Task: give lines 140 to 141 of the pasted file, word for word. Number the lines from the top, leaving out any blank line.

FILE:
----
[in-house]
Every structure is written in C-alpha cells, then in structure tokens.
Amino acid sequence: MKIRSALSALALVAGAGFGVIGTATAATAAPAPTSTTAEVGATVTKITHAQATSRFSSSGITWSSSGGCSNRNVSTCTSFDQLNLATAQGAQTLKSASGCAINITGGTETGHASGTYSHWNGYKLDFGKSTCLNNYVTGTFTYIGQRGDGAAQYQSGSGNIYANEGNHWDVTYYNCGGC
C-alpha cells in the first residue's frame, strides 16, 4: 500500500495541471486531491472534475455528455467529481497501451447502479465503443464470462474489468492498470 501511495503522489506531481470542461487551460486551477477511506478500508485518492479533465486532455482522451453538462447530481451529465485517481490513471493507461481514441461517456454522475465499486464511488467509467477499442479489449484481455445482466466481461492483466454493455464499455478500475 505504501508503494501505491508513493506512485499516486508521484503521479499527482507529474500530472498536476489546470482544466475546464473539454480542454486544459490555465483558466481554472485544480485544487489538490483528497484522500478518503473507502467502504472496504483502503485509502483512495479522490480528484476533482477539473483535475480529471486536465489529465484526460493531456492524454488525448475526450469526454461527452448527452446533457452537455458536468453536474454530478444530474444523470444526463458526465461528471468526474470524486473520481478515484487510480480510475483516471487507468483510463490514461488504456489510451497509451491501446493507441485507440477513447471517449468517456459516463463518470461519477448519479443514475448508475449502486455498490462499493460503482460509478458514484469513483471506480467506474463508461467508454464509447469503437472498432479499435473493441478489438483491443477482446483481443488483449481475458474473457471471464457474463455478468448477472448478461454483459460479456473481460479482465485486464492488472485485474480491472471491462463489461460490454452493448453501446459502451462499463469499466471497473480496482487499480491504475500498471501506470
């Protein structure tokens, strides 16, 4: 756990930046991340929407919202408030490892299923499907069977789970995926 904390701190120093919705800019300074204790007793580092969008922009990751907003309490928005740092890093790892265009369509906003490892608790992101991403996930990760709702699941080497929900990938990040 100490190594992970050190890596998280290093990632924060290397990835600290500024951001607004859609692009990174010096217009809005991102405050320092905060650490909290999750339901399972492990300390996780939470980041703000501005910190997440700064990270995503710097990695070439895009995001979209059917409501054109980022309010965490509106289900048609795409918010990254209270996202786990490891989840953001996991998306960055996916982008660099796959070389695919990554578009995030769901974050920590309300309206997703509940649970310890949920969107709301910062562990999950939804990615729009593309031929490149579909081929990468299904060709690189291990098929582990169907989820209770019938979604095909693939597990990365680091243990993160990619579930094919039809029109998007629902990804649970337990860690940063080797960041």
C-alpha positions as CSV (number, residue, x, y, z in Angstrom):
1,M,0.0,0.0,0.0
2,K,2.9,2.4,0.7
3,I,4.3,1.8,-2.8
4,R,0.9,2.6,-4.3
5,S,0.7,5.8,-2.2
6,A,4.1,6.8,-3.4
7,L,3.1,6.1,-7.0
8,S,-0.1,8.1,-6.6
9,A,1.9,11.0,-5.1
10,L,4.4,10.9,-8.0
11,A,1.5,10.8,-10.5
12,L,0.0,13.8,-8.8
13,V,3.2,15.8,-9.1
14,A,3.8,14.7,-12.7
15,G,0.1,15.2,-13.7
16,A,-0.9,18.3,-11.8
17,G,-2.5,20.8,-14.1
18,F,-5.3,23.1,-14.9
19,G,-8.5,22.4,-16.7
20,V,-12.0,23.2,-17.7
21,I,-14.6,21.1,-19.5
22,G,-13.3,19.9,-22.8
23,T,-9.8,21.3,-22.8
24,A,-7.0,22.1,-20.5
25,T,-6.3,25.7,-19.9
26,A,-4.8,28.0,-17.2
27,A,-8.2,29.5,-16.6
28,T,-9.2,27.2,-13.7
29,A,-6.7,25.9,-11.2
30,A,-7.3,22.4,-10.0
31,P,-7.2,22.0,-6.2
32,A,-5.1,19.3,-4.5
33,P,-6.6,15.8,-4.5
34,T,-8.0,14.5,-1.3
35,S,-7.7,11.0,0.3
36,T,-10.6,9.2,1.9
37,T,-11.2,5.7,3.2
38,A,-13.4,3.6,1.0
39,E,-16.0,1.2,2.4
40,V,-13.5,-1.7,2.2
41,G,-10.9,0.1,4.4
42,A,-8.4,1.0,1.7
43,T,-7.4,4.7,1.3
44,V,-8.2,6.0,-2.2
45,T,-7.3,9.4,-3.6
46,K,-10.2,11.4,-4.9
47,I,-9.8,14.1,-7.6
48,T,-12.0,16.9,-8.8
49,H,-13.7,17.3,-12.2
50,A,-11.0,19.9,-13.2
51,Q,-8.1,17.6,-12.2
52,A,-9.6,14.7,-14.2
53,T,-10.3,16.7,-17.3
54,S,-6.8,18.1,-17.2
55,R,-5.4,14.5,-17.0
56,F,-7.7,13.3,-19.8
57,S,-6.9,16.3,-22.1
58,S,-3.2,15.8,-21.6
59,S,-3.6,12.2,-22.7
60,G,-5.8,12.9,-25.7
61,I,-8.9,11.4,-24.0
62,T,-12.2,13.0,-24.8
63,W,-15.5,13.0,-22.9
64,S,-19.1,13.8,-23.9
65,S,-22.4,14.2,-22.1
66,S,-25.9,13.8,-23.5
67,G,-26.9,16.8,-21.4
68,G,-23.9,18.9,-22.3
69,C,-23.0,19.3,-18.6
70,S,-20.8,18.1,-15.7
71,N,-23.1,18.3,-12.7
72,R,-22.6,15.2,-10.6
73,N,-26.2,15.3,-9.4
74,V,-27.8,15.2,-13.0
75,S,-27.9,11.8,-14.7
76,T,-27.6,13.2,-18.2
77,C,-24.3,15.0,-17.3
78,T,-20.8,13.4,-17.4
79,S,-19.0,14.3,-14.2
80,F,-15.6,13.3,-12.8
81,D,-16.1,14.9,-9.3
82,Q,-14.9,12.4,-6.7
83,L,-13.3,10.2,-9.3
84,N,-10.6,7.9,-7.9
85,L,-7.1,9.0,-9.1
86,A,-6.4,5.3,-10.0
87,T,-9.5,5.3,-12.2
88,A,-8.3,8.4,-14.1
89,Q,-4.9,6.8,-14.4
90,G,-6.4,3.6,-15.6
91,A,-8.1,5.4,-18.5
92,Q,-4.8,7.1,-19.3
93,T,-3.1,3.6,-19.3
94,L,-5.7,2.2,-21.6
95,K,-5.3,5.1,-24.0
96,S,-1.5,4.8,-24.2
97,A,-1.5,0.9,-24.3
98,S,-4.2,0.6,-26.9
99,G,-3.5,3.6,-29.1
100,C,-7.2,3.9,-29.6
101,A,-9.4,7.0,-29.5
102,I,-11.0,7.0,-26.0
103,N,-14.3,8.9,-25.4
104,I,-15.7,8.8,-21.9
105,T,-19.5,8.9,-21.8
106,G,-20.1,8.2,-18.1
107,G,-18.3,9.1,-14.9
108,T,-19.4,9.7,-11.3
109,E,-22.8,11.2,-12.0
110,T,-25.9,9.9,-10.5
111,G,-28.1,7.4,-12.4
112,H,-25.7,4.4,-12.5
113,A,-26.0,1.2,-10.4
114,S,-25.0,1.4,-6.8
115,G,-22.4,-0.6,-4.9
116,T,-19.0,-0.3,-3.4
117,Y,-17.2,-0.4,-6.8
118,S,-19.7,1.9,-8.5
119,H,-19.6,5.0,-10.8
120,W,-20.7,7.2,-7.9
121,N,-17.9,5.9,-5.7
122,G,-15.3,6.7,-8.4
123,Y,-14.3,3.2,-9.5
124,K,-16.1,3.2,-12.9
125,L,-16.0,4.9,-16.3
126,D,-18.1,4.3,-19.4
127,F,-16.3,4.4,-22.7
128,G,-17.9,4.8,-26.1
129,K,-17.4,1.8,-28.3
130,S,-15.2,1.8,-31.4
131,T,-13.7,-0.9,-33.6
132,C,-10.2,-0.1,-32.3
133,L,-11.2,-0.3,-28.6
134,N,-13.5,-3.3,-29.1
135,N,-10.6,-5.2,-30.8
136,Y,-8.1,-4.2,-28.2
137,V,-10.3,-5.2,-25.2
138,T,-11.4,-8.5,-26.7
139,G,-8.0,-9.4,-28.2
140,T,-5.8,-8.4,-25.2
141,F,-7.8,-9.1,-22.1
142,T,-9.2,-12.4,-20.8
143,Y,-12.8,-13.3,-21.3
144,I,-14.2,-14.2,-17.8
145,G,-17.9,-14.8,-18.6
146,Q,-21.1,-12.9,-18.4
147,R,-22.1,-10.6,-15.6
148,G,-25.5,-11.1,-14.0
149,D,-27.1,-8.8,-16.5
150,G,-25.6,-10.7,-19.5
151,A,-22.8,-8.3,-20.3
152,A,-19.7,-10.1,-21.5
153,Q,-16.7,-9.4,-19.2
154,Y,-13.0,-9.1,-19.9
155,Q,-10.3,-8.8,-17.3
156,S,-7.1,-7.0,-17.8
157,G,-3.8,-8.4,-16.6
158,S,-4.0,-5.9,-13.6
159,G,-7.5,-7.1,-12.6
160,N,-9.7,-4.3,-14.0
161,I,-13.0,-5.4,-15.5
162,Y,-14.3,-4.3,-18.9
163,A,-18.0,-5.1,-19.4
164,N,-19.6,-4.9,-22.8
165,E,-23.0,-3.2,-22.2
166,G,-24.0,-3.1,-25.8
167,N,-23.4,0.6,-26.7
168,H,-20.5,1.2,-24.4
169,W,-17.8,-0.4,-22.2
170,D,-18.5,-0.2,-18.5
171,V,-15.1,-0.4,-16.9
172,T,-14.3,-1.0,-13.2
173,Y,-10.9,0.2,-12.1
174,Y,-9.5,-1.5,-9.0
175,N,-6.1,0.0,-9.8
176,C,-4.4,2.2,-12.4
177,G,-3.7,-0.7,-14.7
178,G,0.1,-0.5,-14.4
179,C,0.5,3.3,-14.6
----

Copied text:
134,N,-13.5,-3.3,-29.1
135,N,-10.6,-5.2,-30.8